Brexit would be damaging for UK environment, experts warn
Leaving the EU could threaten a range of Britain's environmental policies from energy efficiency to natural capital, a group of high-level environment experts have told Environment Secretary Liz Truss.
The group, including the former heads of the Environment Agency, the National Trust and the Green Alliance, authored an open letter to Truss which was published Wednesday (scroll down for letter).
“Britain’s membership of the European Union has had a hugely positive effect on the quality of Britain’s beaches, our water and rivers, our air and for many of our rarest birds, plants and animals and their habitats,” said the letter.
“Being part of the Union has enabled us to co-ordinate action and agree policies that have improved our quality of life, including the air we breathe, the seas we fish in, and have protected the wildlife which crosses national boundaries.
“Higher European manufacturing standards for cars, lights and household appliances have lowered consumer energy costs, and stimulated business innovation.”
The group said that they were uncertain which EU environment policies would continue to apply to Britain after a Brexit, but that it could leave the country having to comply with policies it had no say in setting.
“We would no longer be able to shape EU policy and our influence on the environmental performance of other member states would decline very sharply once we were no longer at the negotiating table,” the letter continued.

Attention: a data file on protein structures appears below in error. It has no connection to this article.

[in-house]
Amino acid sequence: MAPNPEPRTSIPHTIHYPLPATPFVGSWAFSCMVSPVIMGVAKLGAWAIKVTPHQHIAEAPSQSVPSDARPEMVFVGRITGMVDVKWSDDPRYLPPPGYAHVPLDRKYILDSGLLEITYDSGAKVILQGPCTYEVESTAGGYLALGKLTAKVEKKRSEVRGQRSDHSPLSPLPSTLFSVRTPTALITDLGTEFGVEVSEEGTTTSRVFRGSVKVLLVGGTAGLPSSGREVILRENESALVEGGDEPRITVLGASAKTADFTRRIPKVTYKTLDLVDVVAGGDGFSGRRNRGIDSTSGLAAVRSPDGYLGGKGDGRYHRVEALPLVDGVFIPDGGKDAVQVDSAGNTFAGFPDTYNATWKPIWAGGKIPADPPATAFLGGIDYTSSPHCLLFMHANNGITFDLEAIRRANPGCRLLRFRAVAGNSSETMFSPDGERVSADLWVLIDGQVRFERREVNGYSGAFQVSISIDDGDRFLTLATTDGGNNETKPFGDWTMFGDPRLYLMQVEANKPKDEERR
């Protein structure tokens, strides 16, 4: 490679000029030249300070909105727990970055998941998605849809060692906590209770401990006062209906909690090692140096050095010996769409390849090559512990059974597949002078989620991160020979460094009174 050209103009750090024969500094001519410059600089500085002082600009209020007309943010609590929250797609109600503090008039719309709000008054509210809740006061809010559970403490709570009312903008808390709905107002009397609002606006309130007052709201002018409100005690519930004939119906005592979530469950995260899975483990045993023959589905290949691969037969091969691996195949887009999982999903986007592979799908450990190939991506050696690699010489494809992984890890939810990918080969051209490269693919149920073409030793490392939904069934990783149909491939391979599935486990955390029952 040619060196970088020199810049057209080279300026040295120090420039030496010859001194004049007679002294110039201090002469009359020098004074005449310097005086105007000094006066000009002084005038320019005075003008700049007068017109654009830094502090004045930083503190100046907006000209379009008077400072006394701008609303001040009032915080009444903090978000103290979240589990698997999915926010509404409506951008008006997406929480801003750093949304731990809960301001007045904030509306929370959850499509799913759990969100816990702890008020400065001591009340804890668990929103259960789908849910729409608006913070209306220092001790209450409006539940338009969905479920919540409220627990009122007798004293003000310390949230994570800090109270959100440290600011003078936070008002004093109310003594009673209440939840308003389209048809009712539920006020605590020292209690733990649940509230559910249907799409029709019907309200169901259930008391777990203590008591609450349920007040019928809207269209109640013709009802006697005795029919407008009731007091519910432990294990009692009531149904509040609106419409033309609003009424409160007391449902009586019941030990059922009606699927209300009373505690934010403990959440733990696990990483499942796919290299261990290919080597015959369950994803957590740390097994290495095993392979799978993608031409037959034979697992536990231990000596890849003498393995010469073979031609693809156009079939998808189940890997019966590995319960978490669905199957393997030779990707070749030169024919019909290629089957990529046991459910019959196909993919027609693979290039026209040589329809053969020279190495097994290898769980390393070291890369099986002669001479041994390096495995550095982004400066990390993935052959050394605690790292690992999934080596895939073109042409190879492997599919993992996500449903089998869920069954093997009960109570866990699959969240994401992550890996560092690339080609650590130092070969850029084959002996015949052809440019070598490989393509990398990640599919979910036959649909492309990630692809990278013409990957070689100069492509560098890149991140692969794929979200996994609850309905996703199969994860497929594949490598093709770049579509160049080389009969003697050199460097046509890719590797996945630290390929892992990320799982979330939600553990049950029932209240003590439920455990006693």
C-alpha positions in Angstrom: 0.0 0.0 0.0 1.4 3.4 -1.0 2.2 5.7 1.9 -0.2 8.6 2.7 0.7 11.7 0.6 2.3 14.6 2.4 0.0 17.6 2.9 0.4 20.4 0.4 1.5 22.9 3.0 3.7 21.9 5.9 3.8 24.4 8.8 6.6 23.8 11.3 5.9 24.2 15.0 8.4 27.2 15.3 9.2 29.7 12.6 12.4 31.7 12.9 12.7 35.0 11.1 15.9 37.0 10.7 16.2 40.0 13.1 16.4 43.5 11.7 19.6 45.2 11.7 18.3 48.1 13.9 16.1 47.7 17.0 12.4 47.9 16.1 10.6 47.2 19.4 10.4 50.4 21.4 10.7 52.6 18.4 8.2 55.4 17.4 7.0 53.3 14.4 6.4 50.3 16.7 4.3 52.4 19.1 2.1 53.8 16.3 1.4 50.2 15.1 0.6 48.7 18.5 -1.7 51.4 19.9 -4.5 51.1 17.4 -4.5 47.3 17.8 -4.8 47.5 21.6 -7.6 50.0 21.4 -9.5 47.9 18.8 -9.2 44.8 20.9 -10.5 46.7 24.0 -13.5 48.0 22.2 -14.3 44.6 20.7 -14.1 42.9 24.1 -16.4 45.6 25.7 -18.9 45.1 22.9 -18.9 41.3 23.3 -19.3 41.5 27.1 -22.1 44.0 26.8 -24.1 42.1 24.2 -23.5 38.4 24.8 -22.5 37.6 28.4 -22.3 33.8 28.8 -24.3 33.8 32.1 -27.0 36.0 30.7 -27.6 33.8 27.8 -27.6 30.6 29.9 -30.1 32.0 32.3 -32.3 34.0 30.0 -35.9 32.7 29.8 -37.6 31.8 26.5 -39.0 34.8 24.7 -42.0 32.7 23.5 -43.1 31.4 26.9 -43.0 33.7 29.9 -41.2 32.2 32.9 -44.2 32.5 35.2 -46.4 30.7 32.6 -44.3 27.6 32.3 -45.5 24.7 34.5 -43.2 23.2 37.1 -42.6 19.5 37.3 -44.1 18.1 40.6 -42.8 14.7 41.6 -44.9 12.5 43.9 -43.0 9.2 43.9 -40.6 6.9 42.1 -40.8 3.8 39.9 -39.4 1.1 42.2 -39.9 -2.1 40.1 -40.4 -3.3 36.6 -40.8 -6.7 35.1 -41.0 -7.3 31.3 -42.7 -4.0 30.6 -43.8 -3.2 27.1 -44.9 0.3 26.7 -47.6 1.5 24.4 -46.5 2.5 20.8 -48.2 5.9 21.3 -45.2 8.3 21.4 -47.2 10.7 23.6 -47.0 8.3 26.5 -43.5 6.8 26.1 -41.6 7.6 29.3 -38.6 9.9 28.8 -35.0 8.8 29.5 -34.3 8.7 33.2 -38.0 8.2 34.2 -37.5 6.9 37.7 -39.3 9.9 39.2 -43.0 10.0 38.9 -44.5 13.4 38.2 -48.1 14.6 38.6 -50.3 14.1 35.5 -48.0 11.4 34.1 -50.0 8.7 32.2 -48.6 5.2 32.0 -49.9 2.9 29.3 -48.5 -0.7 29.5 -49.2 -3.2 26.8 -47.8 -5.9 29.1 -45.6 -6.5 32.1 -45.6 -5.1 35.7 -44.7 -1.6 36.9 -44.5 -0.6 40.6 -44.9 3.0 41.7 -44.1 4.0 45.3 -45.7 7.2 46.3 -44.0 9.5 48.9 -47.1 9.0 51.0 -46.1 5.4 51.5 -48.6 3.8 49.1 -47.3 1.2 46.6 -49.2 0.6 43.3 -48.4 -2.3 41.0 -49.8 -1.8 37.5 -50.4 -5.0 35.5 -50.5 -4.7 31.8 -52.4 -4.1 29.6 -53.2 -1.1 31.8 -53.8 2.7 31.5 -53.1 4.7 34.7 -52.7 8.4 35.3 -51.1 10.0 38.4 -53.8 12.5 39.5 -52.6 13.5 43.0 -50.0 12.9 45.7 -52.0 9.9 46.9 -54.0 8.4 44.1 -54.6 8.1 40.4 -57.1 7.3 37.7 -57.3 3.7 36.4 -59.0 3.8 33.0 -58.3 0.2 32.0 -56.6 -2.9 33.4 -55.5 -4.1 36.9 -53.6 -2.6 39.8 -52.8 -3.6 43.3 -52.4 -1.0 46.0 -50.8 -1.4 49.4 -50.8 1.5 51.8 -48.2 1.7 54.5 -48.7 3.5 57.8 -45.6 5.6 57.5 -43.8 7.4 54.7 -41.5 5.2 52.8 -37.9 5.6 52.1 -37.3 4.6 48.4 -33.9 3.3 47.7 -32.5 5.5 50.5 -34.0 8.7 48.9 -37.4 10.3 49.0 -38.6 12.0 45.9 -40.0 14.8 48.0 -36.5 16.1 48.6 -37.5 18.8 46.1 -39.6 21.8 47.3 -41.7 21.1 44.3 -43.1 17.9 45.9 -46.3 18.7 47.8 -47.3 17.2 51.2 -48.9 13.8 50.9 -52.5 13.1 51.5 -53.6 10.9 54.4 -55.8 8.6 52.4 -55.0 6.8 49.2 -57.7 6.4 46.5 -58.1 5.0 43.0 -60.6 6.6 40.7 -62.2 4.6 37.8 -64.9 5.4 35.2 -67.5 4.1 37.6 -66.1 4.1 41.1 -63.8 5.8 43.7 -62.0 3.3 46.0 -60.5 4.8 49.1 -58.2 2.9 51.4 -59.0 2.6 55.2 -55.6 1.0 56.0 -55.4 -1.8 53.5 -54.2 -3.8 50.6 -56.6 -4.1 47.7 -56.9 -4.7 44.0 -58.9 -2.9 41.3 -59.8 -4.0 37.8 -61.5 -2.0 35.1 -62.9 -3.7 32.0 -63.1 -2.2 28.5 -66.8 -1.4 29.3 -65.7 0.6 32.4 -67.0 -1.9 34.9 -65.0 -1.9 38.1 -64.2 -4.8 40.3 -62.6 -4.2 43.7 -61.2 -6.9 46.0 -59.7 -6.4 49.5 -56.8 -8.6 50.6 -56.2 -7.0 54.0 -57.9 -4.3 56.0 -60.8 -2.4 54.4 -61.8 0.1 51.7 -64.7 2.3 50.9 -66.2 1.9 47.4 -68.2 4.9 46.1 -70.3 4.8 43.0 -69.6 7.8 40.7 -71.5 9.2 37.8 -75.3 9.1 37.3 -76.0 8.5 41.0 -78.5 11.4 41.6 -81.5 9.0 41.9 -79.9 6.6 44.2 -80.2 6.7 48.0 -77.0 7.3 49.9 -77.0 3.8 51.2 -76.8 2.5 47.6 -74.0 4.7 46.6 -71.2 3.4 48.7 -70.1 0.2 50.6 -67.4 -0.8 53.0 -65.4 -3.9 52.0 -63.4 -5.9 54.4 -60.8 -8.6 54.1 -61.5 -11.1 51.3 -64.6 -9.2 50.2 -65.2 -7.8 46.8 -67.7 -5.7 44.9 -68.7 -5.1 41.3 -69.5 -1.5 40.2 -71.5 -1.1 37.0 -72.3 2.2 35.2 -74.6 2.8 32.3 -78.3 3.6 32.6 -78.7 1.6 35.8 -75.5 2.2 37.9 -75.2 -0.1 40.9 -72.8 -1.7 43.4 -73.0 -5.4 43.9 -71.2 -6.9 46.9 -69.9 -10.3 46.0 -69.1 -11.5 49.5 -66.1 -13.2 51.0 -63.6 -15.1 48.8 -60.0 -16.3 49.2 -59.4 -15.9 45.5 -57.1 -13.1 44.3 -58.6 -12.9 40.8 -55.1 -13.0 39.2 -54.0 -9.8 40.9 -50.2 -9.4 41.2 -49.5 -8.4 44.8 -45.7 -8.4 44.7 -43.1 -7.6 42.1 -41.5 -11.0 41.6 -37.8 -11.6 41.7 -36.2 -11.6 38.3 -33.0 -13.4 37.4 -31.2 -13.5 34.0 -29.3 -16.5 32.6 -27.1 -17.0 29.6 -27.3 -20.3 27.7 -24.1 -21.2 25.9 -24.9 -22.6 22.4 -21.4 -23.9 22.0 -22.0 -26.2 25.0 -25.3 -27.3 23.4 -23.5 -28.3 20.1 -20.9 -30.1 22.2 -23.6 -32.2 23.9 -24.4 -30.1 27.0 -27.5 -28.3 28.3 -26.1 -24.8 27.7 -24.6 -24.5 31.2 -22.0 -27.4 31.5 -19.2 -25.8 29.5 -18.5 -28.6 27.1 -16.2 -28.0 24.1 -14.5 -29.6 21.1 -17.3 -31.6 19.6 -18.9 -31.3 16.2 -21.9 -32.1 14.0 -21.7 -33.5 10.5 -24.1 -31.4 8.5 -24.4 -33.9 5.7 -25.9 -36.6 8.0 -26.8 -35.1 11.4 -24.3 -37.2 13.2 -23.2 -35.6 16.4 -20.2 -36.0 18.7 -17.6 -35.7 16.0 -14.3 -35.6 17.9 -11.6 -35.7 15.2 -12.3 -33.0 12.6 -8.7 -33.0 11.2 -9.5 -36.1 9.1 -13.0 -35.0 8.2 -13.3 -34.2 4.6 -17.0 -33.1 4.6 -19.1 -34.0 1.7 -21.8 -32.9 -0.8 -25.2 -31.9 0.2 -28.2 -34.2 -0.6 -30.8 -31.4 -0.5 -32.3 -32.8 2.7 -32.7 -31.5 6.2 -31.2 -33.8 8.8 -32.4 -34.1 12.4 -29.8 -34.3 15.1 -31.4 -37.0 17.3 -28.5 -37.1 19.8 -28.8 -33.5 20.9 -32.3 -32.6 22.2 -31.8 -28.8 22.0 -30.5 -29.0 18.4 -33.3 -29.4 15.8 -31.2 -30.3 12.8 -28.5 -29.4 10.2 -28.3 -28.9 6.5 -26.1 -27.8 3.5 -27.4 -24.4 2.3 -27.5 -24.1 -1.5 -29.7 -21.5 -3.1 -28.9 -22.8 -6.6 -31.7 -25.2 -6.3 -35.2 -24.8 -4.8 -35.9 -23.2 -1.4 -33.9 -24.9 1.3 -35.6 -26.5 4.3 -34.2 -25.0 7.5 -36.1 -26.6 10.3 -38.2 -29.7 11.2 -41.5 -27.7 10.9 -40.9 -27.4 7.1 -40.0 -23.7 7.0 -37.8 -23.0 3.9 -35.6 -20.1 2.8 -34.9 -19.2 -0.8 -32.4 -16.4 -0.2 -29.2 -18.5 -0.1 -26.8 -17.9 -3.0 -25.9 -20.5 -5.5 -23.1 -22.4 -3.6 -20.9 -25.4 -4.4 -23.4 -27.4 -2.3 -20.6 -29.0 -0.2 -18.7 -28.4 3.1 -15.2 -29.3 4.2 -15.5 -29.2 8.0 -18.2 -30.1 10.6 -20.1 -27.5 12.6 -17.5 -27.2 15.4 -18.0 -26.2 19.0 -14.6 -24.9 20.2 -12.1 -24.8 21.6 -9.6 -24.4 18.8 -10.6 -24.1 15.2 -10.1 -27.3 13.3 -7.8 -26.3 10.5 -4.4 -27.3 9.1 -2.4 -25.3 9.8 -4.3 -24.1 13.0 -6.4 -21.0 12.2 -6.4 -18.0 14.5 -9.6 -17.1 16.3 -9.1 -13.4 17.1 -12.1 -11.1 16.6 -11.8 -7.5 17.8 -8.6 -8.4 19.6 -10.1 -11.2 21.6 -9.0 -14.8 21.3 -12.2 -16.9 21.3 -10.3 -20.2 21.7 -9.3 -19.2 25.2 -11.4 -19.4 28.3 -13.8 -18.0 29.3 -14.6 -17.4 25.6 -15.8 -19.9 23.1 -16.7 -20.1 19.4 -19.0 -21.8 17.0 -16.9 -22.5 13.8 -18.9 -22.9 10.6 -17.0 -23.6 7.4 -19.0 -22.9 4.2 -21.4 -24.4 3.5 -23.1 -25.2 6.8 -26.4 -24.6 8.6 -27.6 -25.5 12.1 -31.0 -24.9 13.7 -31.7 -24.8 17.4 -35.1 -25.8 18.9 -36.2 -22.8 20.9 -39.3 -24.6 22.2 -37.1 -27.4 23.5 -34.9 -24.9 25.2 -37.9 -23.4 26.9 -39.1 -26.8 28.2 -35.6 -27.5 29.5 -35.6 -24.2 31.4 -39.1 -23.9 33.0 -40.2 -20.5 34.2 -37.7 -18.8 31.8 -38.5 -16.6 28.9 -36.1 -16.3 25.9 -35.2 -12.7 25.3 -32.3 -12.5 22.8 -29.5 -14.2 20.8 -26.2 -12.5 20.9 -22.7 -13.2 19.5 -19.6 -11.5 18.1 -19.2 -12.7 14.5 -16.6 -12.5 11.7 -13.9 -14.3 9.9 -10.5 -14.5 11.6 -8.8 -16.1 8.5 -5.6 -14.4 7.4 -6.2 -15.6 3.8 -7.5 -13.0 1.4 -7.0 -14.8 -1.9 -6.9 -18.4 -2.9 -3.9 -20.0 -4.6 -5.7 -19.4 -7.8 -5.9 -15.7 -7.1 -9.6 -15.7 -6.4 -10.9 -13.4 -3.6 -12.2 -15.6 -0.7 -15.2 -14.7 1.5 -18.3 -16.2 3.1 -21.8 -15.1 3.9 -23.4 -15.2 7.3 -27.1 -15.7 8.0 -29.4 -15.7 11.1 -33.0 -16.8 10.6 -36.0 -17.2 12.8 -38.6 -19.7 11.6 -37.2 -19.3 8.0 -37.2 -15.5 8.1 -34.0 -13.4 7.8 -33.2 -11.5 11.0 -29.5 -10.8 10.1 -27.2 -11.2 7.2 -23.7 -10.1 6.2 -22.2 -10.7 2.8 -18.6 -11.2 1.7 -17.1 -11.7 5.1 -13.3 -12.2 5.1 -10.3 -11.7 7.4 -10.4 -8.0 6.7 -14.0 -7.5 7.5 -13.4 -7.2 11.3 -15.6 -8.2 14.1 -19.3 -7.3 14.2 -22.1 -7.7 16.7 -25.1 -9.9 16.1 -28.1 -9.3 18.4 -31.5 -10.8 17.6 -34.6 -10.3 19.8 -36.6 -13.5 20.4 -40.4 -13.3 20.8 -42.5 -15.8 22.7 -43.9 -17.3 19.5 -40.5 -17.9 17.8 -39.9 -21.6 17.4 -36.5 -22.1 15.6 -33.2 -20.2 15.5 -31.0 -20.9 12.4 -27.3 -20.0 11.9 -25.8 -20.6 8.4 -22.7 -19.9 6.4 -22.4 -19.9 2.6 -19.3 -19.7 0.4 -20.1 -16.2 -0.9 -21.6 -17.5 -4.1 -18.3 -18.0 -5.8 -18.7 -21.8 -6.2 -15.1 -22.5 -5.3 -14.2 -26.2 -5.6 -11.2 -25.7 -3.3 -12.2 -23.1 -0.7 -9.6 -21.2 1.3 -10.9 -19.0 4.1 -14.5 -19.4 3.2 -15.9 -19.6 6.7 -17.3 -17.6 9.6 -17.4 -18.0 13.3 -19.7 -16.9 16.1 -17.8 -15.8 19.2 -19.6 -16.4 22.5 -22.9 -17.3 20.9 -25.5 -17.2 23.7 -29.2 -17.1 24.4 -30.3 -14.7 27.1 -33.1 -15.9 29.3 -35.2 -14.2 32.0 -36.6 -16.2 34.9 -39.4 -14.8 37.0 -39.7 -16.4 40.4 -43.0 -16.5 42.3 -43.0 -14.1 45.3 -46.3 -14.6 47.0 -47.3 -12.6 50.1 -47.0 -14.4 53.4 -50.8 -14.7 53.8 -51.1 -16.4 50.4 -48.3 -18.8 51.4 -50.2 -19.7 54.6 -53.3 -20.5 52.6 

“We therefore conclude that Brexit would be damaging for Britain’s environment. There are many issues which will decide voting intentions at the forthcoming referendum, but on this issue which is so central to the British quality of life, the case is clear: We will better able to protect the quality of Britain’s environment if we stay in Europe.”
David Cameron is hoping to agree a deal on his renegotiation of Britain’s EU membership at next month’s European Council summit. Following the negotiations he is expected to call a referendum, with June 23 seen as a potential date.
Professor Paul Ekins, a signatory of the letter and professor of resources and environmental policy at UCL, said: “Britons have benefited greatly from EU environmental policy and Britain inside the EU has also been able to shape it.
"We would lose this ability if we were to leave the EU, while it is very likely that we would still have to follow EU environmental laws if we wished to retain access to the EU’s single market. This would effectively reduce UK sovereignty rather than increasing it. Paradoxically, perhaps, membership of the EU is an essential condition for the UK to exercise some sovereign influence over the European forces that affect it.”
Responding to the letter, Friends of the Earth also called for Britain to remain in the EU, asserting that collective action is the best way to tackle the planet’s environmental issues.
Friends of the Earth Europe campaigner at Samuel Lowe said: “It is not possible to combat the challenges ahead, such as climate change, air pollution and destruction of the natural world as the UK alone. At a time where collective action, alongside our regional and international partners, is needed more than ever, now is not the time to be pulling apart.”
Full letter and list of signatories